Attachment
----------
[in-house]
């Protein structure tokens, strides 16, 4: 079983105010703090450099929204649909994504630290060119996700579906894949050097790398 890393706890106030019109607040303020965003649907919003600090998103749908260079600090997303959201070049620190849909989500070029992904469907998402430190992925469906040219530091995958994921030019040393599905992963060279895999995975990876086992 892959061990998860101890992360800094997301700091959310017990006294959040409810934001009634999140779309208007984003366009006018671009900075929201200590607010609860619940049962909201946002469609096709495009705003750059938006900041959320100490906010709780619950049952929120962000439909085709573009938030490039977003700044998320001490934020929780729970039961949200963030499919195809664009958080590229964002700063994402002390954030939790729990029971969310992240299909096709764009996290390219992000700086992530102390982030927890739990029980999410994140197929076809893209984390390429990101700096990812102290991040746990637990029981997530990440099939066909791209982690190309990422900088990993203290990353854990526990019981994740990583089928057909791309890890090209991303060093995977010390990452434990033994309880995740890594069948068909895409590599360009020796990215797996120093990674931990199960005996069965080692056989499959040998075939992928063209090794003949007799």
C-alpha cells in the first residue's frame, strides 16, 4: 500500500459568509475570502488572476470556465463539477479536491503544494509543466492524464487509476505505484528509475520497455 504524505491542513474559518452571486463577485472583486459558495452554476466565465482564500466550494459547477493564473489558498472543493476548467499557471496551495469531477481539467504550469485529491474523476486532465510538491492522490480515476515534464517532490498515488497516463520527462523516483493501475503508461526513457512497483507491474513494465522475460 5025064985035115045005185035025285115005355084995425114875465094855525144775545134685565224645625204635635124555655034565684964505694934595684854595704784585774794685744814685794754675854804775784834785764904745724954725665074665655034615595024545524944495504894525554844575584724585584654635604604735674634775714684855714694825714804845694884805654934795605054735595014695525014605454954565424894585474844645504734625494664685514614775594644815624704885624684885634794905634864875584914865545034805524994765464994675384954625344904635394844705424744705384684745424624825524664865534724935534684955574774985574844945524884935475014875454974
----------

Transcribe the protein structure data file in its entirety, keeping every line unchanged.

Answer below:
[in-house]
């Protein structure tokens, strides 16, 4: 079983105010703090450099929204649909994504630290060119996700579906894949050097790398 890393706890106030019109607040303020965003649907919003600090998103749908260079600090997303959201070049620190849909989500070029992904469907998402430190992925469906040219530091995958994921030019040393599905992963060279895999995975990876086992 892959061990998860101890992360800094997301700091959310017990006294959040409810934001009634999140779309208007984003366009006018671009900075929201200590607010609860619940049962909201946002469609096709495009705003750059938006900041959320100490906010709780619950049952929120962000439909085709573009938030490039977003700044998320001490934020929780729970039961949200963030499919195809664009958080590229964002700063994402002390954030939790729990029971969310992240299909096709764009996290390219992000700086992530102390982030927890739990029980999410994140197929076809893209984390390429990101700096990812102290991040746990637990029981997530990440099939066909791209982690190309990422900088990993203290990353854990526990019981994740990583089928057909791309890890090209991303060093995977010390990452434990033994309880995740890594069948068909895409590599360009020796990215797996120093990674931990199960005996069965080692056989499959040998075939992928063209090794003949007799």
C-alpha cells in the first residue's frame, strides 16, 4: 500500500459568509475570502488572476470556465463539477479536491503544494509543466492524464487509476505505484528509475520497455 504524505491542513474559518452571486463577485472583486459558495452554476466565465482564500466550494459547477493564473489558498472543493476548467499557471496551495469531477481539467504550469485529491474523476486532465510538491492522490480515476515534464517532490498515488497516463520527462523516483493501475503508461526513457512497483507491474513494465522475460 5025064985035115045005185035025285115005355084995425114875465094855525144775545134685565224645625204635635124555655034565684964505694934595684854595704784585774794685744814685794754675854804775784834785764904745724954725665074665655034615595024545524944495504894525554844575584724585584654635604604735674634775714684855714694825714804845694884805654934795605054735595014695525014605454954565424894585474844645504734625494664685514614775594644815624704885624684885634794905634864875584914865545034805524994765464994675384954625344904635394844705424744705384684745424624825524664865534724935534684955574774985574844945524884935475014875454974